Barbara Wagner, a passionate leading figure in Western New York choral music, died Feb. 17 at the Garden House Nursing Home in Getzville, after a long illness. She was 80.
Countless singers and musicians performed over the decades under Wagner's direction. She was in her 50th year directing the choir of the Unitarian Universalist Church of Buffalo by the time she retired in 2012 as the church's music director. Her late husband, the Rev. William G. Wagner, was a Unitarian Universalist minister.
She was the founding director of the Buffalo Gay Men's Chorus, which she led for 10 years. For 25 years, she taught vocal music at Nichols School, and later taught at Buffalo Seminary. She served for 12 years as music director at Temple Beth Am, and for five years directed the Orchard Park Chorale.
Wagner was known for crossing boundaries and for taking music to heart. She asked that singers do likewise.
"I don't care if you're Catholic, Jewish, Presbyterian or atheist," she once told the Buffalo Gay Men's Chorus, as they were rehearsing a sacred work in Latin by Camille Saint-Saens. "I want you all to believe this when you sing it. You have to believe it, and you have to tell people."
During her tenure at the Unitarian Universalist Church of Buffalo, the church became known for the high quality of its music. The church choir made two European tours, recorded for American Public Radio, and performed locally with the Buffalo Philharmonic Orchestra.
The Buffalo Gay Men's Chorus, too, achieved prominence under her leadership.
The group got off to a dramatic start. Its first rehearsal had been scheduled for Sept. 11, 2001, which turned out to be the date of the World Trade Center attacks. The singers, though shaken, assembled anyway. A few months later, Wagner told The News what comfort they had found in music. Joining hands, they had sung, several times, a hymn from the church hymnbook.
"From you I receive, to you I give," the song went. "Together we share, and for this we live."
It could be said that Wagner lived for music.
Born Barbara McCarthy in Lockport, she graduated from Lockport Senior High School and the University of Buffalo. At UB, she studied with the eminent organist Squire Haskin and pursued graduate studies at Westminster Choir College. She went on to advanced organ studies in Germany's Munich Conservatory with Karl Richter. She was also an excellent pianist.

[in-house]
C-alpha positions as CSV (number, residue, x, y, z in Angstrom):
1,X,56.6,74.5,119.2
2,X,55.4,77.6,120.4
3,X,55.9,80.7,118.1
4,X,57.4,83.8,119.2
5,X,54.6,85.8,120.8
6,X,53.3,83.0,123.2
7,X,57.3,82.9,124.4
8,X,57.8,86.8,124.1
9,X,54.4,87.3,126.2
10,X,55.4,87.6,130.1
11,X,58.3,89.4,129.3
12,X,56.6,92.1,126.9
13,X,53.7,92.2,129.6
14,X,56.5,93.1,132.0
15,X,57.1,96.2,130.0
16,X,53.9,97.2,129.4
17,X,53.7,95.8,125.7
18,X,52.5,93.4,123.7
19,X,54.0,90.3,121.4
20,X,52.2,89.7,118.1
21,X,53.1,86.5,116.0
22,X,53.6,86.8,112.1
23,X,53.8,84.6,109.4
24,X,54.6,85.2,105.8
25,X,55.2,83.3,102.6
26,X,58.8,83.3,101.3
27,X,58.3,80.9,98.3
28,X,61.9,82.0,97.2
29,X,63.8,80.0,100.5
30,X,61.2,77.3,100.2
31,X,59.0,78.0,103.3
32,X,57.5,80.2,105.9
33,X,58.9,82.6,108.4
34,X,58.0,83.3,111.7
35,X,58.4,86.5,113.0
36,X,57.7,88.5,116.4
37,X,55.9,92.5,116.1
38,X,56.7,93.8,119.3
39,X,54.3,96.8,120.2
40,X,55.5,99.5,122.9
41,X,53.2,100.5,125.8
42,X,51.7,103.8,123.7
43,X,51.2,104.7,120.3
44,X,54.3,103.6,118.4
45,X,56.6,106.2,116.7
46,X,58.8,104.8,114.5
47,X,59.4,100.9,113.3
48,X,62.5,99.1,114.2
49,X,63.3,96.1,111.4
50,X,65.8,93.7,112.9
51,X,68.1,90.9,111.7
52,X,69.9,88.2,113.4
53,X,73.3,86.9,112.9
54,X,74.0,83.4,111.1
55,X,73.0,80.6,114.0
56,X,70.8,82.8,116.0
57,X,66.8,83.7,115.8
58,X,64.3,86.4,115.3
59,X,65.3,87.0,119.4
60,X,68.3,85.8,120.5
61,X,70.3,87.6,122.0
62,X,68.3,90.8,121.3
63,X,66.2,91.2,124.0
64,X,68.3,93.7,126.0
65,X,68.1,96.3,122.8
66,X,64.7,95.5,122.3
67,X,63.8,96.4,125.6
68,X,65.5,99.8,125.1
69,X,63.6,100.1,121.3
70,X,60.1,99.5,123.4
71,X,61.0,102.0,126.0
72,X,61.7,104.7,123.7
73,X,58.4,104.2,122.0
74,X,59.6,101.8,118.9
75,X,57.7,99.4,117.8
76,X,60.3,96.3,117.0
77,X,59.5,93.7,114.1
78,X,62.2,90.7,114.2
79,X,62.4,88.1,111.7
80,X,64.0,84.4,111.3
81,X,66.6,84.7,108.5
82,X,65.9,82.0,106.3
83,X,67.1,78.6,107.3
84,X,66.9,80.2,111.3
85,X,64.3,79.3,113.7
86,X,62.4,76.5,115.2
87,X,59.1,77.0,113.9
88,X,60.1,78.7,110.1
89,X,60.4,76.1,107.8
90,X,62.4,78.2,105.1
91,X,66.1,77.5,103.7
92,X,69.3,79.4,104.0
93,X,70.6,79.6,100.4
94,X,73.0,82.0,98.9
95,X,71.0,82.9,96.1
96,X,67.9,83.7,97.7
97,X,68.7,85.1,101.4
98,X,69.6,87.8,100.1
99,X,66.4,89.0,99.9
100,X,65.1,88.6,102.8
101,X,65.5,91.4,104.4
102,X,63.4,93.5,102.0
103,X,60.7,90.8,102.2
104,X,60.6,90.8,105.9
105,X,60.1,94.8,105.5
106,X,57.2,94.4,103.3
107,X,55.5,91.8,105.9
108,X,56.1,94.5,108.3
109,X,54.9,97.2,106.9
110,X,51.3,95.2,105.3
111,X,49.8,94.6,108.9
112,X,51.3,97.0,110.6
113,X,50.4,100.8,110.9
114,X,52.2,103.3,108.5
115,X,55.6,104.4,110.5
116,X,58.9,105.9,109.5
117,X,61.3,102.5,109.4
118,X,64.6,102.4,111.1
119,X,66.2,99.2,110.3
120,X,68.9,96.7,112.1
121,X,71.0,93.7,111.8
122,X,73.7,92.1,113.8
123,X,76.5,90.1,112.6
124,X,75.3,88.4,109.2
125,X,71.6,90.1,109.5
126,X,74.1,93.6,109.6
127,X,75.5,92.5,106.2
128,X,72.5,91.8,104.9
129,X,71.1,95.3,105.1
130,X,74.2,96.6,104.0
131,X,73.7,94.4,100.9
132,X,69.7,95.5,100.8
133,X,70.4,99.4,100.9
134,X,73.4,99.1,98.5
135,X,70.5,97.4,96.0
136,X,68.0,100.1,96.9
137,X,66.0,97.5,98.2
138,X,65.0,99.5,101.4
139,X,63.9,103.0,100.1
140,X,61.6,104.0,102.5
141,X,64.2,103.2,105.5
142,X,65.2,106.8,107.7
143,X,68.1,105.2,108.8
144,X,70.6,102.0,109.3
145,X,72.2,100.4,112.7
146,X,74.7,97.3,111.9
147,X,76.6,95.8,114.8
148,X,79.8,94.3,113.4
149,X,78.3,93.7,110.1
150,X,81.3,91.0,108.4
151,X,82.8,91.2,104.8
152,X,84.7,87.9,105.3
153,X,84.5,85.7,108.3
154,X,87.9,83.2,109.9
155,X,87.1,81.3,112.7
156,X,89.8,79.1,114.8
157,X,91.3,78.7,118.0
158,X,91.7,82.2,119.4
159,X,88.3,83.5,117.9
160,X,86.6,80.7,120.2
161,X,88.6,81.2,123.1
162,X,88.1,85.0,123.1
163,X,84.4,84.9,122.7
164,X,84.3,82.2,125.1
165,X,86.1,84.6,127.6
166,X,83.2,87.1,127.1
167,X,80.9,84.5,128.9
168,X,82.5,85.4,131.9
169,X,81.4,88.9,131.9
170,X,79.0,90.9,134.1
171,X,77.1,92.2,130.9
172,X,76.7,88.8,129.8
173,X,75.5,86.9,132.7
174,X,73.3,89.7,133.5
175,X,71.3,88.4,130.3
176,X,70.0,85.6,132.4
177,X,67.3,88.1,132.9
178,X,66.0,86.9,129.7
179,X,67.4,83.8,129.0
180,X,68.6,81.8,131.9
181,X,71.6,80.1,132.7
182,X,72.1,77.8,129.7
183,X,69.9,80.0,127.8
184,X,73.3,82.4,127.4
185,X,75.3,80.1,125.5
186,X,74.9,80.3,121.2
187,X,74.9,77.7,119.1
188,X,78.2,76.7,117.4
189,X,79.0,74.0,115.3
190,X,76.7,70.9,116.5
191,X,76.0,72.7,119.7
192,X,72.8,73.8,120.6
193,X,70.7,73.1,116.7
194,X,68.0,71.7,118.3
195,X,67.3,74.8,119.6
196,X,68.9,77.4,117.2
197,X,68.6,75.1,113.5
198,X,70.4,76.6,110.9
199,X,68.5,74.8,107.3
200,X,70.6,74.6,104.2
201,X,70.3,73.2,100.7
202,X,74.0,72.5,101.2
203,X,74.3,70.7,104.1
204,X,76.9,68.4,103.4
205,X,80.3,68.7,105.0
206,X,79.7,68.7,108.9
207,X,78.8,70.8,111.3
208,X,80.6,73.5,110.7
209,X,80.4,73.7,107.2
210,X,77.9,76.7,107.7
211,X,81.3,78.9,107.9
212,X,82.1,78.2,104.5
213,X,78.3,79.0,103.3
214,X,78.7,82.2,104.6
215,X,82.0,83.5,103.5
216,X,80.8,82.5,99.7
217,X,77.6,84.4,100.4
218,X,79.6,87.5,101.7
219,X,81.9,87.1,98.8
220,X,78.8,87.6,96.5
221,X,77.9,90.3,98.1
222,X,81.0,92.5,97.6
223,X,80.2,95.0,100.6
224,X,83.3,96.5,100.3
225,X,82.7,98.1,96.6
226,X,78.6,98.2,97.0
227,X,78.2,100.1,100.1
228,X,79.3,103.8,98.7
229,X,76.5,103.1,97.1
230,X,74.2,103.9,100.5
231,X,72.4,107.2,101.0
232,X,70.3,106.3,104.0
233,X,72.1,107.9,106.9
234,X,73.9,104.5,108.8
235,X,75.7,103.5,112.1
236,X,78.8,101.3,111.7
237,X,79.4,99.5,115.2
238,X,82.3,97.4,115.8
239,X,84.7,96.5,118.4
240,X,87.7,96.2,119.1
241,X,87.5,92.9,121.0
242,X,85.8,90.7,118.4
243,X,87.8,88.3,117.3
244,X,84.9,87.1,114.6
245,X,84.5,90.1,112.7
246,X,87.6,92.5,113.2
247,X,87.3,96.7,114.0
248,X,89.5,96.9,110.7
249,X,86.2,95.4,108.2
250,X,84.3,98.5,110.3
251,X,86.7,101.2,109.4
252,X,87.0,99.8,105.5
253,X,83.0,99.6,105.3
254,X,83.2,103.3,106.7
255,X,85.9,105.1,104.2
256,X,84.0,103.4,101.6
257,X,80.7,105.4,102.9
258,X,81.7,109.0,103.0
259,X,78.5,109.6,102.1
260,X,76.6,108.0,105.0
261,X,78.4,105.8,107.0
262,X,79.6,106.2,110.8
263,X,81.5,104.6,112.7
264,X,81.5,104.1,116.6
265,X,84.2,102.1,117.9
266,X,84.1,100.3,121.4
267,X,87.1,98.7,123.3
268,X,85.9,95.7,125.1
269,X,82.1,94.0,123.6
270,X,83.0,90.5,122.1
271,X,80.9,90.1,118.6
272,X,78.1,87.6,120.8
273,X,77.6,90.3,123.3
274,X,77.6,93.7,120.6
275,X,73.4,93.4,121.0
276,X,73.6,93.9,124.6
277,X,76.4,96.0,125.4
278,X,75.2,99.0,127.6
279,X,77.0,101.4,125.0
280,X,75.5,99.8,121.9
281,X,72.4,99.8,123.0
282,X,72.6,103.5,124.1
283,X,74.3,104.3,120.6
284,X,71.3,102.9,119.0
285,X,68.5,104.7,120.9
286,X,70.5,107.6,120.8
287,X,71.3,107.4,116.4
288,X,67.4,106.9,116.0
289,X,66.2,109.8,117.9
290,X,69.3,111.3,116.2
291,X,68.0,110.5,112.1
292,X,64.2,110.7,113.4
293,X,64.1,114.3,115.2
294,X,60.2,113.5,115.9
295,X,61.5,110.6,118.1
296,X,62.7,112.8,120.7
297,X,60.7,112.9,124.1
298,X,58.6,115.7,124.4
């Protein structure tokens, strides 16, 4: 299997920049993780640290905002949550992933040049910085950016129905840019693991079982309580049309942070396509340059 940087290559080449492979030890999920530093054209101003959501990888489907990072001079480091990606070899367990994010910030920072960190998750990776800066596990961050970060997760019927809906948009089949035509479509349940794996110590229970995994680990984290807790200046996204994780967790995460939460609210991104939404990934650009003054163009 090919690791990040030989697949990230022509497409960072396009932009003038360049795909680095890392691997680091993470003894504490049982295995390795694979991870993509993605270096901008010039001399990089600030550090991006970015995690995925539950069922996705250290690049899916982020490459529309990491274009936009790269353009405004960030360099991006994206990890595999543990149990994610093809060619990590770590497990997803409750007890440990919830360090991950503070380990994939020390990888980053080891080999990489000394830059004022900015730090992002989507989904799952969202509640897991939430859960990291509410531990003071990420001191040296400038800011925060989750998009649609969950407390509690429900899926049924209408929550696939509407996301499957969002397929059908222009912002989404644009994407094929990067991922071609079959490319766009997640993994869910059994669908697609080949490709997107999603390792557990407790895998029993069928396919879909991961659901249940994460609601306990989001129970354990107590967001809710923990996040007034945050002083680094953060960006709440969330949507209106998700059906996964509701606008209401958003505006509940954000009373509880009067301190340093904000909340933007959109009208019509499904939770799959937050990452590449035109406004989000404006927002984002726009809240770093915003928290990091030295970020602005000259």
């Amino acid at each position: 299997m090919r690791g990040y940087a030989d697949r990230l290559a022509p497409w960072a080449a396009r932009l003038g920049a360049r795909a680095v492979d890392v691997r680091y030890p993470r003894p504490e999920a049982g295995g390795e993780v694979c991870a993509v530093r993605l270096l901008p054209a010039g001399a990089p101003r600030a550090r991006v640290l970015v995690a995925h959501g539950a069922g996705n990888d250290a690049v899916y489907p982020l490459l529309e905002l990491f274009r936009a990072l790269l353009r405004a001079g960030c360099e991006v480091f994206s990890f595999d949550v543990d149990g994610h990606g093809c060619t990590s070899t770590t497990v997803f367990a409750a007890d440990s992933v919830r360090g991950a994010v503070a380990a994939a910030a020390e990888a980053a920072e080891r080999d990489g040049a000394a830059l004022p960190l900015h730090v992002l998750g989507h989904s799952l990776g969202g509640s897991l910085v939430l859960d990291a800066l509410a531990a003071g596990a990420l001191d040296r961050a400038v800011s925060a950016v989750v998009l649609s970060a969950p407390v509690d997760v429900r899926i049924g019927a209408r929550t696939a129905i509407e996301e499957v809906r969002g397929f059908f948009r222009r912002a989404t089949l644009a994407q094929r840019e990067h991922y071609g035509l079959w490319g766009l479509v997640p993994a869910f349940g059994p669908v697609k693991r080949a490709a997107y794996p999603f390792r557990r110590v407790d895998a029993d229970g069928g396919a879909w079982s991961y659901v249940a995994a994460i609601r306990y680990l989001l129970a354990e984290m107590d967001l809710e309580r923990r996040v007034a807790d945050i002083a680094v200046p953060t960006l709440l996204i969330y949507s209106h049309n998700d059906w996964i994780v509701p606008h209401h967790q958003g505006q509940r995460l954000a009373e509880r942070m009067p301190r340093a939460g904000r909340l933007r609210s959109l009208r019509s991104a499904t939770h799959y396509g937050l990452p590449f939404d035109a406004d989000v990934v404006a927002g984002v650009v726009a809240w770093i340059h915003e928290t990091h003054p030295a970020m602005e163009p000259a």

She was a member of the American Choral Directors Association, the Erie County Music Educators Association, the American Guild of Organists, and the Chromatic Club. She was a founder of the Unitarian Universalists Musicians Network. In 2002, she was awarded the Erie County Music Educator/BPO Award for Excellence in Choral Education.
"She really lived a life of an artist," said Cherie Messore, who was the publicist for the Buffalo Gay Men's Chorus at the time of its founding and became good friends with Wagner. "She appreciated the beauty that music brought to all of our lives, and she wanted to celebrate that."
Messore also recalled Wagner's lively sense of humor.
"She would look at you with those beautiful blue eyes, and that sweet smile, and say the funniest things," she said. "That was part of her gift and her ministry. She could say funny things, and heartfelt and serious things. It was all with conviction. I consider her an exemplar of how to live a life of grace, passion, and conviction."
Garrett Martin, the chorus' current director, could tell Wagner's high standards from the group he inherited.
"What I've heard from all the guys is that she's so well balanced, heart with head," he said. "She brought out so much emotion of the music while not sacrificing excellent music in that process. When someone handed me a recording of the chorus under her direction. the first thing I thought was, this group has chops, this woman must have chops."
He noted that Wagner's vision showed in the choir's repertoire, which included many challenging classics.
"Gay choirs are often known for doing camp and schlock. She said, 'We're not going to be known for that,' " he said. "The choir is grounded in the rich tradition of men's choral singing. The gay element was second. The first thing was to be a good choral group."
In recent years, as Wagner's health declined, she was able to hold onto music. As long as she could, she played the piano for other care center residents. Friends stayed in touch, visiting her and singing for her.
As news of her death spread on Facebook, singers began honoring Wagner. Many from the Buffalo Gay Men's Chorus quoted an old Baptist hymn they loved to sing together, "How Can I Keep From Singing?"
Wagner's husband died in 2003. She is survived by a sister, Jeanne Gunby; two daughters, Carrie Martin of Hamburg, and Molly Wagner of Sydney, Australia; and six grandchildren.
A memorial service will be held at 3 p.m. March 5 at the Unitarian Universalist Church of Buffalo, 695 Elmwood Ave.